Will have a look at the bottle thank you

ASC will encourage her to finish off her lunch if I ask them I never thought of that option thank you.

I'm not too worried about the fruit if we can tackle the food issue

They're undecided if they're mixing the classes. There's 20 in DDs class which is enough to run as a class, when they started there was 22. There's 25 in the other class so again enough to run as a class so they may not mix them due to covid and the amount of time they've missed. I didn't want the issue tackling as I don't want to get the girl in trouble with her mum for playing with DD and there are others DD can play with not in that group but I see your point about bullying.

OP’s posts: |
Knackered1986 Tue 04-May-21 17:26:31

what about this drink bottle?

www.amazon.co.uk/Sistema-Twist-Sip-Bottle-330/dp/B003BZ9RPA/ref=mp_s_a_1_1?dchild=1&keywords=systema+drink+bottles+330ml&sprefix=systema+dr&tag=mumsnetforu03-21&qid=1620145532&sr=8-1

Dithercats Tue 04-May-21 17:28:16

Find a better cup she can drink from....they do exist for SEN kids, if you can't then school have to adapt their rules around her. Not being able to pick up a cup means she needs a cup she can pick up, not a baby picture on it, school should understand that.
School need to accept that she has additional needs and needs small adaptions that her peers do not hmm.

But changing schools usually means the problems go with them. Stay and sort the problems. Find the solution in her familiar environment.

TeenMinusTests Tue 04-May-21 17:28:53

My DD2 also had motor skills and speech problems, was young for her age and small. She was also called babyish. I think it is likely to happen at any school sadly. Children may say it to be mean, to make themselves feel better, or just state it as a fact.

I'd go with packed lunch every day better she eats something than nothing. What does she eat at home? I wonder whether manipulating school cutlery is the issue, possibly again receiving comments.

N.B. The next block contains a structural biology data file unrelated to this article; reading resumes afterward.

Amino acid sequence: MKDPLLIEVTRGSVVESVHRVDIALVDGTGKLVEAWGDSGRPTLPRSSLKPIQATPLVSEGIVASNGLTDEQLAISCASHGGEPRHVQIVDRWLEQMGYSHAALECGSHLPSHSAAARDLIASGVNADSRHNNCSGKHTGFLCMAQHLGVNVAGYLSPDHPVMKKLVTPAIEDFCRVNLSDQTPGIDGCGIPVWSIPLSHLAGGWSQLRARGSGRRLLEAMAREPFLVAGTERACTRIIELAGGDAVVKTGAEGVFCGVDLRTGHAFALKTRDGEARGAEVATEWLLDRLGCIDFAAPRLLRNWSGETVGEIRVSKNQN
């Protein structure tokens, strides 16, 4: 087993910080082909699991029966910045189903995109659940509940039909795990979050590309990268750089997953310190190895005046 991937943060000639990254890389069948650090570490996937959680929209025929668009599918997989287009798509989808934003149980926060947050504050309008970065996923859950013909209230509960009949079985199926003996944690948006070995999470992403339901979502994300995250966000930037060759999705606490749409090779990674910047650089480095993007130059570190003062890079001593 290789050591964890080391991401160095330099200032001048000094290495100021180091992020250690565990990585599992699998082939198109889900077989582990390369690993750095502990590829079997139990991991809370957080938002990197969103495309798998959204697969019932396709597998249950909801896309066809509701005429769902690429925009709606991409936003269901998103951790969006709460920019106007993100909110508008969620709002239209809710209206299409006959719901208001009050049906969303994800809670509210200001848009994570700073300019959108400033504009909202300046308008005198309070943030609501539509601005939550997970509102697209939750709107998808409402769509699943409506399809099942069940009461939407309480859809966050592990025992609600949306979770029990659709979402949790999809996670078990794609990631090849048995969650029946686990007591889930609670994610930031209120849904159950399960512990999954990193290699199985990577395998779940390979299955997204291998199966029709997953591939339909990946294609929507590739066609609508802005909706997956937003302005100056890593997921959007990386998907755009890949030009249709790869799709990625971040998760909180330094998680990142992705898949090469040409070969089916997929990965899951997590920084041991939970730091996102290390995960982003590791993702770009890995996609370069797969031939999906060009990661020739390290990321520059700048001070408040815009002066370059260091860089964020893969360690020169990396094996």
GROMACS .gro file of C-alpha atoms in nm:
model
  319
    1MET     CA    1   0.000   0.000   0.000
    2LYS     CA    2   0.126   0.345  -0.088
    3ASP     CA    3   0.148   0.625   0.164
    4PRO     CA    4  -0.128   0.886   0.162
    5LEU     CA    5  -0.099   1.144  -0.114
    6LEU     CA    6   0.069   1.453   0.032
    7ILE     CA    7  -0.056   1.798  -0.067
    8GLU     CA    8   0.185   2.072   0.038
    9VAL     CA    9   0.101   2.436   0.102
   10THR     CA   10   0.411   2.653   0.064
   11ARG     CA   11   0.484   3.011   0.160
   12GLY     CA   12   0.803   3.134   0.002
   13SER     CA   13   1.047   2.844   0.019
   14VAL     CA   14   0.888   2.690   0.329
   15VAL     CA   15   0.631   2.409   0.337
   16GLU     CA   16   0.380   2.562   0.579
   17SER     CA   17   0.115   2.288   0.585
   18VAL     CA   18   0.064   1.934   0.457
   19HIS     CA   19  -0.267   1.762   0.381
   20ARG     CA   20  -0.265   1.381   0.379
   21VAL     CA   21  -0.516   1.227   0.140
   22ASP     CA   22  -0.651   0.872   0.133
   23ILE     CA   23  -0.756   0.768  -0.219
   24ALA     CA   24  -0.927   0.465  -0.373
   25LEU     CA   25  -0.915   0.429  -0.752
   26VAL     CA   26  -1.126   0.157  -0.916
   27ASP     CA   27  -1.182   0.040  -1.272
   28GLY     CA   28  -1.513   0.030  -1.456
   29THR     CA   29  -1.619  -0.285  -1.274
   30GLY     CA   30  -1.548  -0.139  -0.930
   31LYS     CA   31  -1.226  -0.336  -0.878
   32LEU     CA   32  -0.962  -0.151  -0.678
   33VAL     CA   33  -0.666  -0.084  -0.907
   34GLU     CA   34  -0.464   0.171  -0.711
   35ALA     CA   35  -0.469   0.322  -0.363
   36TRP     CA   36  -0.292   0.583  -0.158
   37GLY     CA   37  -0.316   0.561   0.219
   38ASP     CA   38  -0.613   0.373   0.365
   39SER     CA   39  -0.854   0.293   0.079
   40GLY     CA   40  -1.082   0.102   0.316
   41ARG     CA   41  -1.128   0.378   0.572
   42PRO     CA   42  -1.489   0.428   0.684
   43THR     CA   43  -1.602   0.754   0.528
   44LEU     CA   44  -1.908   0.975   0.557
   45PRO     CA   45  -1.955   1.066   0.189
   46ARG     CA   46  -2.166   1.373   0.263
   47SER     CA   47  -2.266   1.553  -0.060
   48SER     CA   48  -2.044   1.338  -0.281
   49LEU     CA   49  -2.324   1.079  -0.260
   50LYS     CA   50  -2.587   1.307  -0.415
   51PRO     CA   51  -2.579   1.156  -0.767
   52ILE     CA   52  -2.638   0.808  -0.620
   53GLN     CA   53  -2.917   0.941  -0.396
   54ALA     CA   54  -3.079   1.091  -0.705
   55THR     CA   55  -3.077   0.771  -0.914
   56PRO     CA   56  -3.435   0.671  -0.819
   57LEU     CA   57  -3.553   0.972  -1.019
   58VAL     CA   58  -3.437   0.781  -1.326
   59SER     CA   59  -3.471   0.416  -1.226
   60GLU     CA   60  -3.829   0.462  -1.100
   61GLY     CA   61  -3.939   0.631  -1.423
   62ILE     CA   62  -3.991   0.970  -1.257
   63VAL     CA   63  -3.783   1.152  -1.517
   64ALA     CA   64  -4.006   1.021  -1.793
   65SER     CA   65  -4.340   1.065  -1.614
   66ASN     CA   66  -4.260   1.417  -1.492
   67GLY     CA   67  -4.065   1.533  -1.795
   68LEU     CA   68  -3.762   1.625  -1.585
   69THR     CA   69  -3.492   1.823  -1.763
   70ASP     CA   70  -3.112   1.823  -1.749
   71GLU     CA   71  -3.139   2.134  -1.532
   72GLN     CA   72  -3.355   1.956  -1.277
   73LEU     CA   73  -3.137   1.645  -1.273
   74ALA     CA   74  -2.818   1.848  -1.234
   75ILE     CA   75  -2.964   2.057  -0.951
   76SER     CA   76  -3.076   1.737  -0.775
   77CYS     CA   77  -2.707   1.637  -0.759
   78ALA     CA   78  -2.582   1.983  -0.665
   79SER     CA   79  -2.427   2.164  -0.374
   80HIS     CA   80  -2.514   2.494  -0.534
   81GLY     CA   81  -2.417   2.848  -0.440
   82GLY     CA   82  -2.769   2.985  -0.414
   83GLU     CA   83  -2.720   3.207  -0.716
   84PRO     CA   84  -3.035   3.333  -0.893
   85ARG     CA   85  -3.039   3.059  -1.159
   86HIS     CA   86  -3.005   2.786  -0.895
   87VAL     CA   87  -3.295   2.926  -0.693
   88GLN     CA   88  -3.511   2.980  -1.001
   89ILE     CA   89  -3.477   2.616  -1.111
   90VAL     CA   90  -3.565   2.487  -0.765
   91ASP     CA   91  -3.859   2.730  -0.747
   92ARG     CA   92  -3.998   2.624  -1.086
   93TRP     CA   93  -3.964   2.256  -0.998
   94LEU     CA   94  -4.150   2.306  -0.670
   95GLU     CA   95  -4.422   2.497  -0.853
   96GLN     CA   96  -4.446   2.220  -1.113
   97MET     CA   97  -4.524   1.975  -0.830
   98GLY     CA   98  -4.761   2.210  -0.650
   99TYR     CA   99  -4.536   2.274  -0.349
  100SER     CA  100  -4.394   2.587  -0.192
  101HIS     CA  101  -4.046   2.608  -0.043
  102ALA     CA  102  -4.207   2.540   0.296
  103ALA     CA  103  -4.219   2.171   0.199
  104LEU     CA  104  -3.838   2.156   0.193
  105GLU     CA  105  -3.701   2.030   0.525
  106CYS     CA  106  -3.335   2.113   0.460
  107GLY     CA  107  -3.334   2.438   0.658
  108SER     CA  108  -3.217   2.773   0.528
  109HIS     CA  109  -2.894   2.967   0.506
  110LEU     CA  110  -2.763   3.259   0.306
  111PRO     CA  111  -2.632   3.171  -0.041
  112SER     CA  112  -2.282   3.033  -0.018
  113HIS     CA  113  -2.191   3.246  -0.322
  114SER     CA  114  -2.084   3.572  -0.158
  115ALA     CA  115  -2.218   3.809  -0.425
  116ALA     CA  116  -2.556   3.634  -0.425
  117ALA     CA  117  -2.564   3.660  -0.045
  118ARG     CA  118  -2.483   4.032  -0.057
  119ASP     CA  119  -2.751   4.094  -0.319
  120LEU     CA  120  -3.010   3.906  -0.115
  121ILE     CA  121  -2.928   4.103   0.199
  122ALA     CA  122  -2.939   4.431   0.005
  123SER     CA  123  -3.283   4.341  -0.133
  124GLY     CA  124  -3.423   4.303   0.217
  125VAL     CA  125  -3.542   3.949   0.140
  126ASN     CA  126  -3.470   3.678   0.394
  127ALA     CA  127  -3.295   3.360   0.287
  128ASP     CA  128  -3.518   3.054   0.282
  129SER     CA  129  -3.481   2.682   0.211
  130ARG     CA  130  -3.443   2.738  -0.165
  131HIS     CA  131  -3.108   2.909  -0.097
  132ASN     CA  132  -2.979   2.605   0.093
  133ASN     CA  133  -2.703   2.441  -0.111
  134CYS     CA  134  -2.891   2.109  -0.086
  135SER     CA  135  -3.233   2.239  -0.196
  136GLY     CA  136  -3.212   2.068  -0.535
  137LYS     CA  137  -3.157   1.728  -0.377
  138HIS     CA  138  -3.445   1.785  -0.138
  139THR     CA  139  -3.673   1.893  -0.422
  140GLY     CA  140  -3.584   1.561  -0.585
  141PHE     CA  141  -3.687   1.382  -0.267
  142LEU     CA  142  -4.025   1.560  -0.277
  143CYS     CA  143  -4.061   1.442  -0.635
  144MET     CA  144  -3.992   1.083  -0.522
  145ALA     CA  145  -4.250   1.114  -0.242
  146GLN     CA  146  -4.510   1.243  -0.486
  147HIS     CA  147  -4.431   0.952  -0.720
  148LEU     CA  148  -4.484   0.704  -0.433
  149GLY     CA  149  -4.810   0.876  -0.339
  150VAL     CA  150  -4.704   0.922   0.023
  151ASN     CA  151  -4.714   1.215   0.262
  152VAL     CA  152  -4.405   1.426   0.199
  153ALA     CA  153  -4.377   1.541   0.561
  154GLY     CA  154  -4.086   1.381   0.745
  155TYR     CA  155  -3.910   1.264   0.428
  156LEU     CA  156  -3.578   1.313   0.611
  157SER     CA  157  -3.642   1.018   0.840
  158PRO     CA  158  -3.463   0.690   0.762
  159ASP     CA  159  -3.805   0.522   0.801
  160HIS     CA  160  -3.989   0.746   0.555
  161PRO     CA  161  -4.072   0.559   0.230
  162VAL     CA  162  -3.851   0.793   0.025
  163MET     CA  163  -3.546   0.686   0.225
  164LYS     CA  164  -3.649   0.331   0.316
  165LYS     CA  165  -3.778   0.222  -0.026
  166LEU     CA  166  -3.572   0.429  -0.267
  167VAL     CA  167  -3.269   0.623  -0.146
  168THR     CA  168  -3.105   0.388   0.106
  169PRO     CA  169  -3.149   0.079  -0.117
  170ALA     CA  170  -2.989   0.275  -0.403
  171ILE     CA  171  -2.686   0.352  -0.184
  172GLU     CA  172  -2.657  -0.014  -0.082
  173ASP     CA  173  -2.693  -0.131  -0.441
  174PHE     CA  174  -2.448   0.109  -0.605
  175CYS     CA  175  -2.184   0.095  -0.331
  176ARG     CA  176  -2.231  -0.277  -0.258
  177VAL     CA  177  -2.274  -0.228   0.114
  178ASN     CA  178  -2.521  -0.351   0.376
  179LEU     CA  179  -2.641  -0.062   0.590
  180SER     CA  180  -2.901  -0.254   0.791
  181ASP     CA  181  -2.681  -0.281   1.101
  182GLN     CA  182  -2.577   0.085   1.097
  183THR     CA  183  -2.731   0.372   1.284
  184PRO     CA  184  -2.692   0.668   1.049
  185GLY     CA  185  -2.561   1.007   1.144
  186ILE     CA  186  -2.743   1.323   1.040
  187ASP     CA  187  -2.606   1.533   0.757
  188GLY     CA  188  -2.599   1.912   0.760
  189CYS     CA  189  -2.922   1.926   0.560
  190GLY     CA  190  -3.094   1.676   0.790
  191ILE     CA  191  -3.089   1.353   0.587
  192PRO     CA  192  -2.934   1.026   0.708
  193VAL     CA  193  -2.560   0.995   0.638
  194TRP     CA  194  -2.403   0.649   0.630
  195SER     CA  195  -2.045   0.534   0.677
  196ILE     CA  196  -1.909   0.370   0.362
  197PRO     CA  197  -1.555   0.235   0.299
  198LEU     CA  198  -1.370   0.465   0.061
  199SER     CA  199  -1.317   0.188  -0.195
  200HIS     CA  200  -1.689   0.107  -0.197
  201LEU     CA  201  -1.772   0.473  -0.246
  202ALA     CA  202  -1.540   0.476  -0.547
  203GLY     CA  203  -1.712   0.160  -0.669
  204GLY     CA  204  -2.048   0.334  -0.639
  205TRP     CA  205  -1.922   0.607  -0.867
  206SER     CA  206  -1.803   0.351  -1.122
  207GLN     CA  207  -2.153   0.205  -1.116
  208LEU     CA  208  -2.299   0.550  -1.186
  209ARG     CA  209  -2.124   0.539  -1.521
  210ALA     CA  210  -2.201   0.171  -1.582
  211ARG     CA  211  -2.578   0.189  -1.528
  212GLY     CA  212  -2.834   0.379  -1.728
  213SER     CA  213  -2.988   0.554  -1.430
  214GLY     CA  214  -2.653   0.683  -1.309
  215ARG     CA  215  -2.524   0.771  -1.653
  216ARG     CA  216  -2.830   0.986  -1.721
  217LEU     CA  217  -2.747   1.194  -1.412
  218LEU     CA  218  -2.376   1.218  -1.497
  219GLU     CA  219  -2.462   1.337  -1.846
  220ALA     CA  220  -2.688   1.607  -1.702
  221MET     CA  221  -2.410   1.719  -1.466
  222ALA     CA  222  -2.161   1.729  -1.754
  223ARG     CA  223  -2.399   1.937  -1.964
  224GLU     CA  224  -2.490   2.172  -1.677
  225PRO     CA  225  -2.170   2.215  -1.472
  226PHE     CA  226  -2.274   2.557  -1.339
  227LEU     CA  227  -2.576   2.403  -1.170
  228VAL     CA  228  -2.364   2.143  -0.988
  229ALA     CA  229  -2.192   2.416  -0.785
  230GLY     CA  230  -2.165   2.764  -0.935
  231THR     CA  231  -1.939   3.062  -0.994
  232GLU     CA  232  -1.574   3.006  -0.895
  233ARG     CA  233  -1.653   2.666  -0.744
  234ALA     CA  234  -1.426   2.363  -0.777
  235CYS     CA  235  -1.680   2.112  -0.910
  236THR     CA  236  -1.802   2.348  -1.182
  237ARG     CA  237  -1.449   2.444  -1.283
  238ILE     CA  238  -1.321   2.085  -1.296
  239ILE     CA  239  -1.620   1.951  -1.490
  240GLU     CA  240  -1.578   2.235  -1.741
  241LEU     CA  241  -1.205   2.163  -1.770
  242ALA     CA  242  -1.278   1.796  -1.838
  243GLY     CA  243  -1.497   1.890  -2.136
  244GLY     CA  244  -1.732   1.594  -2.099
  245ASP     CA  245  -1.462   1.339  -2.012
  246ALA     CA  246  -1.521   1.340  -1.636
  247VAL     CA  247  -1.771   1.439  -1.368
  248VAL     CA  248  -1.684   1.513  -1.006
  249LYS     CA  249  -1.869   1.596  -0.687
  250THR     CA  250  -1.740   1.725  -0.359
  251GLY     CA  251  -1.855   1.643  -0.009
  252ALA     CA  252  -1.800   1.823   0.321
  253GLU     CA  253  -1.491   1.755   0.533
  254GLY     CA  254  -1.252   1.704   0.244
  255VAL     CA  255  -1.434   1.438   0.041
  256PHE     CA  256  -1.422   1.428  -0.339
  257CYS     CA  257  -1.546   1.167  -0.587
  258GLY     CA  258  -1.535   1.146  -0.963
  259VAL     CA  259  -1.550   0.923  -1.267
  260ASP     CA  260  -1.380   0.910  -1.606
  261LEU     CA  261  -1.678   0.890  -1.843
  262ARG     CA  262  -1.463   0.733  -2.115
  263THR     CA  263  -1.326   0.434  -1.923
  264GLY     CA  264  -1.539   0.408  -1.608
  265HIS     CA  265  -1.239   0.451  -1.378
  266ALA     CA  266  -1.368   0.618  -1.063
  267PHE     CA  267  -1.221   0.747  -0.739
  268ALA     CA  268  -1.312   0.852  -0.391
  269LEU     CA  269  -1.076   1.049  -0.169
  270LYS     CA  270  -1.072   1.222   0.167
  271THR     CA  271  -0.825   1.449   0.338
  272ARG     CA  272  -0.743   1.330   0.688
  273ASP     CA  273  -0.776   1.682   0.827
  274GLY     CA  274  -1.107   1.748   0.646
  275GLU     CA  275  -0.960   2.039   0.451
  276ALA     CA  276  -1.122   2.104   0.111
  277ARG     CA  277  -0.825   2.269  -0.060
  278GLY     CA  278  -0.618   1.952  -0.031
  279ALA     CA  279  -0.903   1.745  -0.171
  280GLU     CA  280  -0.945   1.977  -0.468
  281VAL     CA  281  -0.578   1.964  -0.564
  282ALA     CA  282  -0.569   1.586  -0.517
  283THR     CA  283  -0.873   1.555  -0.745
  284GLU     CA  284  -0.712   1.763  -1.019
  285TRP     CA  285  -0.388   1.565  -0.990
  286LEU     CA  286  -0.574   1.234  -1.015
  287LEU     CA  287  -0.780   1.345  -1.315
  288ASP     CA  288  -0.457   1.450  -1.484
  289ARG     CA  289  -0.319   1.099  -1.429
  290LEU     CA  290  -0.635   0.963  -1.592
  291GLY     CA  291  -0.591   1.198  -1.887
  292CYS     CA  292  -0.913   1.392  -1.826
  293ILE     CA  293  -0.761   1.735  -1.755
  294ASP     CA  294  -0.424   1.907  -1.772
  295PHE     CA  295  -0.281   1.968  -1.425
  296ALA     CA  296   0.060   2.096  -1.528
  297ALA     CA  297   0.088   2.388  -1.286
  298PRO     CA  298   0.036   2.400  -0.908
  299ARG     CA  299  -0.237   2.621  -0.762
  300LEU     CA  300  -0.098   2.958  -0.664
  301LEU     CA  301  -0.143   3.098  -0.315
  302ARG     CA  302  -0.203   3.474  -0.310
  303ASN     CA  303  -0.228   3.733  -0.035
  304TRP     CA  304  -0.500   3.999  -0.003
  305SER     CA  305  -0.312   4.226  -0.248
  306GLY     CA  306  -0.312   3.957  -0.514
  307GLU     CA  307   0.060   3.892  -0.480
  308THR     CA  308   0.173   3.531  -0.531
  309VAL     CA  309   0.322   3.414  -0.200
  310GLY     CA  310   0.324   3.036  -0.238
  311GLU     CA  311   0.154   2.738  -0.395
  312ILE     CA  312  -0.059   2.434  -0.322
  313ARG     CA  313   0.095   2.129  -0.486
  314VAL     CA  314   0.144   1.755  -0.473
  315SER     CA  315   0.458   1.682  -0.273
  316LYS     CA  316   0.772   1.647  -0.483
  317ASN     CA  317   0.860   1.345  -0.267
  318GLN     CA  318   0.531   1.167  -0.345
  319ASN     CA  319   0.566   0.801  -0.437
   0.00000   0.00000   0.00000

If she can't refill a water bottle, can you send her in with 2 instead, similarly half filling them? I presume the sistema ones don't work for her?

My DD has also always needed much more sleep due to finding daytime life such a struggle. better to go to bed earlier than be exhausted the next day.

I never solved this for mine leading to big problems in the last year, but watch out for your DD's self esteem. These regular little digs from other children can have a massive cumulative effect. Anything you can find out of school that can be 'her' thing could be really valuable. Also anything mixed age where her differences won't be so obvious.

alloverthecarpetagain Tue 04-May-21 17:28:58

You and the school sound as if you are doing everything you can and also communicating well. It sounds as if some recent problems are because of being post-lockdown, so they might in time get better. I think stay with the familiar school and keep chipping away at the issues there are. Moving school can be so disruptive all round and the one at the moment is convenient and sounds a good school.

Exhausted4ever Tue 04-May-21 17:31:40

I think the issues aren't big enough to warrant moving schools and may just occur again anyways
Can the water bottle be a coloured one that's still see through such as that attached? Those are very light.
If she's not eating the school dinner anyways you'd be best off switching to packed lunches and providing things she does eat. What about pasta or crackers in it? Fruit, cheese and ham on its own isn't very filling. It is better than not eating at all mind.